Supreme Court Grants Myriad’s Petition for Cert.
I feel a bit like Al Pacino in “The Godfather – Part 3” when he shouts, “Just when I thought I was out, they pull me back in!” (Repeated memorably by Silvio Dante in “The Sopranos”.) Now the Supreme Court has granted cert. to resolve one question: “Are human genes patentable?” In isolation, presumably, since I have been explaining to patent “civilians” for years that no one can patent a gene – or any other chemical – as it occurs in situ in the human body and then demand a royalty from anyone using the gene to live.
Of course, defining what the term “human gene” means will be a major part of the opinion. If you would like to see a cogent review of the steps necessary to obtain the ca. 100,000 bp BRCA1 gene (including introns and exons) AND then the steps needed to produce the mRNA and reverse transcribe it into “Myriad-made” BRCA1 cDNA having only about 5914 bp (and no introns), take a look at the amicus brief filed by Gilead on Oct. 29, 2010 (s. 2). It certainly impressed Judge Moore, who came close to splitting with Judge Lourie and finding that the isolated BRCA 1 gene (100K bp) is a patent-ineligible natural product, while the cDNA (eg, claim 2 of the ‘282 patent) is a non-naturally occurring product. Perhaps that is the ultimate holding that awaits us, but it could be worse.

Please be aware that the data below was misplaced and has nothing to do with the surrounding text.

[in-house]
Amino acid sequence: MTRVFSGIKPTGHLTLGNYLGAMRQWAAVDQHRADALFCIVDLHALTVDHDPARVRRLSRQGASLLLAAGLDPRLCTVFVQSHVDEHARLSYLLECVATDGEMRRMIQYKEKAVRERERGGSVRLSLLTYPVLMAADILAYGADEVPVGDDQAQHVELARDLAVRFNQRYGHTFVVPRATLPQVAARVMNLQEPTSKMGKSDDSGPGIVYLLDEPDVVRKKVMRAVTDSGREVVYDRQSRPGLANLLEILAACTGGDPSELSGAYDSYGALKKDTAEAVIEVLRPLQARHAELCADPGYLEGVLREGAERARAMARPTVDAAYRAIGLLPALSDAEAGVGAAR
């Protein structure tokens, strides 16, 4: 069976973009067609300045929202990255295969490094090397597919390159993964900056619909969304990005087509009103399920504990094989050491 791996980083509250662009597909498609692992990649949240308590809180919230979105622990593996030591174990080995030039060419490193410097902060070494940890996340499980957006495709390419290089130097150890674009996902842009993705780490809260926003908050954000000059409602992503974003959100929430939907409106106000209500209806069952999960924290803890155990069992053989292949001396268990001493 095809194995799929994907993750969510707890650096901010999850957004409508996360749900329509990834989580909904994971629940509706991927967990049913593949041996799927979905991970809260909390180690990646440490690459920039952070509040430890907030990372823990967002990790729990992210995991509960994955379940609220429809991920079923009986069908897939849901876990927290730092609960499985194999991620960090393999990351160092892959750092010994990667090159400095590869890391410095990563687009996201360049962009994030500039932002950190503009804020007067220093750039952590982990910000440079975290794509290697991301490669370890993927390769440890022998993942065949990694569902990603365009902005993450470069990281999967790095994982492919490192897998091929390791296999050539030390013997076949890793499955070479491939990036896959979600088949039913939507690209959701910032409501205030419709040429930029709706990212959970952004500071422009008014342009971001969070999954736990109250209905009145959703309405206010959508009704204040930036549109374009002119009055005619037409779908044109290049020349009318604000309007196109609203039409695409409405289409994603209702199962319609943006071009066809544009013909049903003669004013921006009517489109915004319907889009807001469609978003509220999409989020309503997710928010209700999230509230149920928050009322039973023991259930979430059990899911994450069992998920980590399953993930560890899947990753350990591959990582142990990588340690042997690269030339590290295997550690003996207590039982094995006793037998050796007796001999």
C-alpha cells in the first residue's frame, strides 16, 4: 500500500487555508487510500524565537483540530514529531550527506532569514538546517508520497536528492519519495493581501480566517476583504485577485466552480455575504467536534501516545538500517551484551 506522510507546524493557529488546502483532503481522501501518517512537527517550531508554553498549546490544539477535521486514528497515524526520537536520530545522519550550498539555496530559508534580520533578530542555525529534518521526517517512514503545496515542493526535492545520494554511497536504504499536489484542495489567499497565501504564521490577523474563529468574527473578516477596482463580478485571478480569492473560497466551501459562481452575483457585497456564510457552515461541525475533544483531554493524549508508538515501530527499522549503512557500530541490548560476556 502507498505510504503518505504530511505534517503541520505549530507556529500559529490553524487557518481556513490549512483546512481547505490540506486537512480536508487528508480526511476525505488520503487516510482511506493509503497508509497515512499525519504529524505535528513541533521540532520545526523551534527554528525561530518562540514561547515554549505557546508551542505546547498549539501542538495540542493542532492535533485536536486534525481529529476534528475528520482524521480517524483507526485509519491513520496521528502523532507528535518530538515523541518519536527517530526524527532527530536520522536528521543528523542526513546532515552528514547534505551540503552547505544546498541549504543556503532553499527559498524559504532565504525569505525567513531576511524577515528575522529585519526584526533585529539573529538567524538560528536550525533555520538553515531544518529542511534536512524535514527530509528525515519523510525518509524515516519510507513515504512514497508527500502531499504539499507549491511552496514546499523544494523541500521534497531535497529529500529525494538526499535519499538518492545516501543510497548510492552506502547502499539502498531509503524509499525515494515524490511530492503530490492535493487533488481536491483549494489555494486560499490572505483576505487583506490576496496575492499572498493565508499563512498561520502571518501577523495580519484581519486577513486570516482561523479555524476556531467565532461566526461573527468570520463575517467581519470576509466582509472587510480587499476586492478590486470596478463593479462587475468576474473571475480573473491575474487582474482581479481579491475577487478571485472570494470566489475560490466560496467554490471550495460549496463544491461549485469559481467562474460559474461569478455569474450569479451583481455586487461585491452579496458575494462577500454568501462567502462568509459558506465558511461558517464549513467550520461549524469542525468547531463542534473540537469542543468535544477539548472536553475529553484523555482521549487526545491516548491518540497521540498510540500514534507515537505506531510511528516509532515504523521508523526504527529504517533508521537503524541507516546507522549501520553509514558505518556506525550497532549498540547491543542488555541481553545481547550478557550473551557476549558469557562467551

The legal answer to this question will duck the broader question of whether or not any “genes” isolated and purified from any creature – plant or animal – are patent-ineligible natural products. Given the importance of this question to, say, agricultural biotechnology, it may not be long before the question presented is much, much broader.